Red meat linked to cancer – WHO report
The International Agency for Research on Cancer (IARC), the cancer agency of the World Health Organization, has evaluated the links between the consumption of red and processed meat, and cancer. The group, led by Prof Bernard Stewart from UNSW and the Cancer Council have classified the consumption of red meat as probably carcinogenic to humans (Group 2A), based on limited evidence that the consumption of red meat causes cancer in humans and strong mechanistic evidence supporting a carcinogenic effect. This association was observed mainly for colorectal cancer, but associations were also seen for pancreatic cancer and prostate cancer. The group classified processed meat as carcinogenic to humans (Group 1), based on sufficient evidence in humans that the consumption of processed meat causes colorectal cancer.
Journal/conference: Lancet Oncology
Organisation/s: International Agency for Research on Cancer, World Health Organization
These comments have been collated by the Science Media Centre to provide a variety of expert perspectives on this issue. Feel free to use these quotes in your stories. Views expressed are the personal opinions of the experts named. They do not represent the views of the SMC or any other organisation unless specifically stated.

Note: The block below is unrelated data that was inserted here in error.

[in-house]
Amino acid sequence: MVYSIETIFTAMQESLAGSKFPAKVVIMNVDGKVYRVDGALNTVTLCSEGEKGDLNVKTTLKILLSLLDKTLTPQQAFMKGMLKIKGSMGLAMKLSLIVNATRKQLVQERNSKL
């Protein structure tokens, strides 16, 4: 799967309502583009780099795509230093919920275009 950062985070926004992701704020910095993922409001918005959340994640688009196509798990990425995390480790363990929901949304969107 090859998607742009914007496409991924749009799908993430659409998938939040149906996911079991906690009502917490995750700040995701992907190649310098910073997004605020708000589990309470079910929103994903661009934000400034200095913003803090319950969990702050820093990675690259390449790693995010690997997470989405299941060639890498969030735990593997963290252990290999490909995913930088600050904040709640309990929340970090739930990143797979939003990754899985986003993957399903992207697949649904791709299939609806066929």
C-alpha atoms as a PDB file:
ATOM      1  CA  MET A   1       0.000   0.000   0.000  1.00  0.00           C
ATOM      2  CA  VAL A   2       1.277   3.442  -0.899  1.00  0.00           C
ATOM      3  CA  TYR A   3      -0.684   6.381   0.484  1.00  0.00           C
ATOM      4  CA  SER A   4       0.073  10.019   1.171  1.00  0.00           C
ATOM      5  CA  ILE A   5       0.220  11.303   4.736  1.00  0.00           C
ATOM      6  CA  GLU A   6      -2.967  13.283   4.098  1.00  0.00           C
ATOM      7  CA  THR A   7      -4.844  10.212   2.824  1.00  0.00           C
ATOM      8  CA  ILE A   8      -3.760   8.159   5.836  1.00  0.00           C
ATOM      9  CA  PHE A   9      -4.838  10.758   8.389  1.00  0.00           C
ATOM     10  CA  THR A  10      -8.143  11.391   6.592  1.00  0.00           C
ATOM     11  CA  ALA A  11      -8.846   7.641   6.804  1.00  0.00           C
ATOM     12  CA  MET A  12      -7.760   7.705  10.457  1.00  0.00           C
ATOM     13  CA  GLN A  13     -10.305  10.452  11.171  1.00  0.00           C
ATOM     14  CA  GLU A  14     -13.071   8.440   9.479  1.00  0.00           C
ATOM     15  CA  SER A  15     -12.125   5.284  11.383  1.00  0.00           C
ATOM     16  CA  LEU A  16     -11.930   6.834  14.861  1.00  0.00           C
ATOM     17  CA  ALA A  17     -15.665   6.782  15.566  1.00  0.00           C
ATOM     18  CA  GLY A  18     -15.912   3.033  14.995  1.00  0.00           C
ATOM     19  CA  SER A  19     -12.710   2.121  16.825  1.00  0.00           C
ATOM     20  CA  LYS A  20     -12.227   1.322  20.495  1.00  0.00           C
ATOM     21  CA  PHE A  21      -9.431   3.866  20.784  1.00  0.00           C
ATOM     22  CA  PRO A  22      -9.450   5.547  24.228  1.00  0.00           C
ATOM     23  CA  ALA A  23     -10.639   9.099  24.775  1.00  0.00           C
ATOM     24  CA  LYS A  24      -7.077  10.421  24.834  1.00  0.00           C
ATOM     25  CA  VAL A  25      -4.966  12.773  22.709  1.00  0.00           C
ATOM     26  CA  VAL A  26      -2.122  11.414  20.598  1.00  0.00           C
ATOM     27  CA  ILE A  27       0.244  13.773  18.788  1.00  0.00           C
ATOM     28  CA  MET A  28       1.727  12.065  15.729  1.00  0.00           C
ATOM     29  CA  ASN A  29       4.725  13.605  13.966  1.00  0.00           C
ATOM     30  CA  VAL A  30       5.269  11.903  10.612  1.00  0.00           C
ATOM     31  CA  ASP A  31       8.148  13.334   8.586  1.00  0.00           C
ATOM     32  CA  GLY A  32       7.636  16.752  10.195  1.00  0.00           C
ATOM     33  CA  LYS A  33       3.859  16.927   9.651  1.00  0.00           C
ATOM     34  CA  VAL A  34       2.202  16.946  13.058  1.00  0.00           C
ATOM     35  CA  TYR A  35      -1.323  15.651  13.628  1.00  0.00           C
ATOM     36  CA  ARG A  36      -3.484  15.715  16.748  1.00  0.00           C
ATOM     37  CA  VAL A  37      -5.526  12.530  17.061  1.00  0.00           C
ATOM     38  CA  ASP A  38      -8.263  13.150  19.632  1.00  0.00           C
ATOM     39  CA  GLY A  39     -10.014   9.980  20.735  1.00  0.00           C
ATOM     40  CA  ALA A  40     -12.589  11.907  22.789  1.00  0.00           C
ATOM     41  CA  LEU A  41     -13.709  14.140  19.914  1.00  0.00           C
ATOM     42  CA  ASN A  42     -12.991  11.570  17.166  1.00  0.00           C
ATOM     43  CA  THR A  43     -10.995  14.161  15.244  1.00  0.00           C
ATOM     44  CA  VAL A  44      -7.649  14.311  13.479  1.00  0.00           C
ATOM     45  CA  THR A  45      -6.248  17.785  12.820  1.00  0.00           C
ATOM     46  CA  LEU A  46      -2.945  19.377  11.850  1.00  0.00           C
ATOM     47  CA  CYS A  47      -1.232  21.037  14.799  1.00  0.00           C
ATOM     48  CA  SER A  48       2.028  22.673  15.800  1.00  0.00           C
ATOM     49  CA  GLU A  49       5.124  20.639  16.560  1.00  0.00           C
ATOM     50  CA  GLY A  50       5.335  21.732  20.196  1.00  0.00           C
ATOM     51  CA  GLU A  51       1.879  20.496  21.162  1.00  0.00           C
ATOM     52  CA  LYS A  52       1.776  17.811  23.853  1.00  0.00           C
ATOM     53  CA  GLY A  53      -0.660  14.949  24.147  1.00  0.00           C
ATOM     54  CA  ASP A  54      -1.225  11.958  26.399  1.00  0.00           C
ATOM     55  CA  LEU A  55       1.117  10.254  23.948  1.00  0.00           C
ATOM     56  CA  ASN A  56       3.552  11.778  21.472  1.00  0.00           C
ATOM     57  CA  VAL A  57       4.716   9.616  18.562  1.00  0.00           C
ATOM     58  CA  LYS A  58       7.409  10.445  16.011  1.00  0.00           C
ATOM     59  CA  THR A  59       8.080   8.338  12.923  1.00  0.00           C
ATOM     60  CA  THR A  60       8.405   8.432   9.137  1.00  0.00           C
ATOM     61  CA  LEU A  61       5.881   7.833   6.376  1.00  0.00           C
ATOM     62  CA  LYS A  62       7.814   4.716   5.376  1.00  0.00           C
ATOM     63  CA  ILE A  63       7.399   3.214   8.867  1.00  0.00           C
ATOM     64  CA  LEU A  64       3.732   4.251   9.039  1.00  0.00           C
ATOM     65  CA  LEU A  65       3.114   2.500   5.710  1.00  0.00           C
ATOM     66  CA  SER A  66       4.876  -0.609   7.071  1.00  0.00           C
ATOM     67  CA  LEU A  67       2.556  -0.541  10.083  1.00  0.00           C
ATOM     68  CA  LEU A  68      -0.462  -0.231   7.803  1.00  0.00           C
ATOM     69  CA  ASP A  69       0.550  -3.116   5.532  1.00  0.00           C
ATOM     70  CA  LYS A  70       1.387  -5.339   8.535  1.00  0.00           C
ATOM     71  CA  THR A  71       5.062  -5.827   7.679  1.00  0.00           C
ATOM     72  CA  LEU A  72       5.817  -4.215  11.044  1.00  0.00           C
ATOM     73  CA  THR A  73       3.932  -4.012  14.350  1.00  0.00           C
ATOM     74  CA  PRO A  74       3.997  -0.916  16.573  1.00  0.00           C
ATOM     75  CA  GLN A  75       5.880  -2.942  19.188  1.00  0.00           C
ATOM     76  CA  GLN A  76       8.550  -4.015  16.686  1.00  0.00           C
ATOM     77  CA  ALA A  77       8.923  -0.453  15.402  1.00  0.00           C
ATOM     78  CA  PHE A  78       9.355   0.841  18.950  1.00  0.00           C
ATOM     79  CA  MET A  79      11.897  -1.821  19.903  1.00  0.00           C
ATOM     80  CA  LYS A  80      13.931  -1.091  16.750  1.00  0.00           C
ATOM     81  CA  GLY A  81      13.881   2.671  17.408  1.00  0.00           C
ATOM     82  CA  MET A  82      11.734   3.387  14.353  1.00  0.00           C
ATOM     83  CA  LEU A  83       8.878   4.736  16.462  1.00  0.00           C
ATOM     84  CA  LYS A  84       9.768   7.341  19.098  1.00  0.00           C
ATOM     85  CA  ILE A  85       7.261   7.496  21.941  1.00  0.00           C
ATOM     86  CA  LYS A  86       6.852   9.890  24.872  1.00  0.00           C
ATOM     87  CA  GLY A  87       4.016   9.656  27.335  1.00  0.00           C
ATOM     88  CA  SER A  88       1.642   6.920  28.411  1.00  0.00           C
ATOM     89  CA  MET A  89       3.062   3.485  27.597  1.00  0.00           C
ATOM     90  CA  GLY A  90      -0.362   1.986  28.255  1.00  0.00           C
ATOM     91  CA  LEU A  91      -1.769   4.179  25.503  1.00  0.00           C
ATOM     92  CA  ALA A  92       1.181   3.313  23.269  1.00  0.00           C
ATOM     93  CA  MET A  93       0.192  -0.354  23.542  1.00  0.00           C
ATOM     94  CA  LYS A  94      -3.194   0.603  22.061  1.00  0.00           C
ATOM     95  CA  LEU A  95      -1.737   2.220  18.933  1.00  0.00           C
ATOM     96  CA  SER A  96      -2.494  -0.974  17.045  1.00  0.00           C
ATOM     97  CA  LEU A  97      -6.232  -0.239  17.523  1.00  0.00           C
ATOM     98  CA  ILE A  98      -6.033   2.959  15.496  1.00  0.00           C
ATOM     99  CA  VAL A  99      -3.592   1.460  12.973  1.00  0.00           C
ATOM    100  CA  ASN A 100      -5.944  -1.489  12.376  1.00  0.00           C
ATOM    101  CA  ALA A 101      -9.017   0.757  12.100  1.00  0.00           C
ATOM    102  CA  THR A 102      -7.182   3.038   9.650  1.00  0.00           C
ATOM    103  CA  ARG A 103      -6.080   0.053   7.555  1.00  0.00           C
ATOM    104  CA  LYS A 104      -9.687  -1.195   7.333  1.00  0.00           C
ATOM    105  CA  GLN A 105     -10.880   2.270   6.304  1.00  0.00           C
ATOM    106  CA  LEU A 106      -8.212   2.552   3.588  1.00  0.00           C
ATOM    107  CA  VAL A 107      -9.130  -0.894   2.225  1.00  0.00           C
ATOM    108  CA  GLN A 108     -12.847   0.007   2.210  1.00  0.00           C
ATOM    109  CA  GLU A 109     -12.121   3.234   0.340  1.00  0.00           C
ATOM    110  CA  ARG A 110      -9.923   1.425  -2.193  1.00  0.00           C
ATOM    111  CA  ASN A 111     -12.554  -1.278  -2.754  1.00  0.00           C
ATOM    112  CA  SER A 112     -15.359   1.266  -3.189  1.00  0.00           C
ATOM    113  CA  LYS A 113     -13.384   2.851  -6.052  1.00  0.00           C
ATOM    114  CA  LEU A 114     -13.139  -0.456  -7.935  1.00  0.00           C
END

Dr Christina Pollard is Nutrition Policy Advisor at Curtin University and a Fellow of the World Cancer Research Fund International
The IARC assessment are a hazard analysis, answering the question 'is there evidence that substance(agent), in this case meat, is carcinogenic (capable of causing) cancer in humans?' ranking from Group 1 'carcinogenic to humans' to Group 5 'probably not carcinogenic to humans'.
Group 1 means convincing evidence that the agent causes cancer in humans. Evidence shows development of cancer in exposed humans and also strong evidence in experimental animal research.
Group 2 agents have varying evidence of carcinogenicity in humans and experimental animals.
Group 2A means the agent is probably carcinogenic to humans (limited evidence of carcinogenicity in humans (positive association, but cannot rule out confounders) and sufficient in experimental animals.)
You cannot compare agents in the same group because the risk associated with exposure is not part of the assessment.
Group 1 agents are all hazards, they are capable of causing cancer, but the risk may be different due to different levels of exposure across the population.
What do cancer findings mean for Australian population health dietary recommendations?
The risk associated with meat (red meat and processed meat) consumption in the Australian diet was reviewed for the 2013 Australian Dietary Guidelines.
The risk of cancer and other chronic disease as well as beneficial contributions of foods in the overall diet was considered (for meat protein-rich and an important source of iron, zinc).
Due to risk of colorectal cancer, Australian guidelines do not recommend processed and cured meats and recommendation to limit intake of lean meat or equivalents *to a maximum of 455 grams per week of per week (one serve of 65 grams of cooked lean red meat a day) for adults.
Mean daily intake of meat was greater than recommended for men, and the guidelines suggested eating 20% less on average.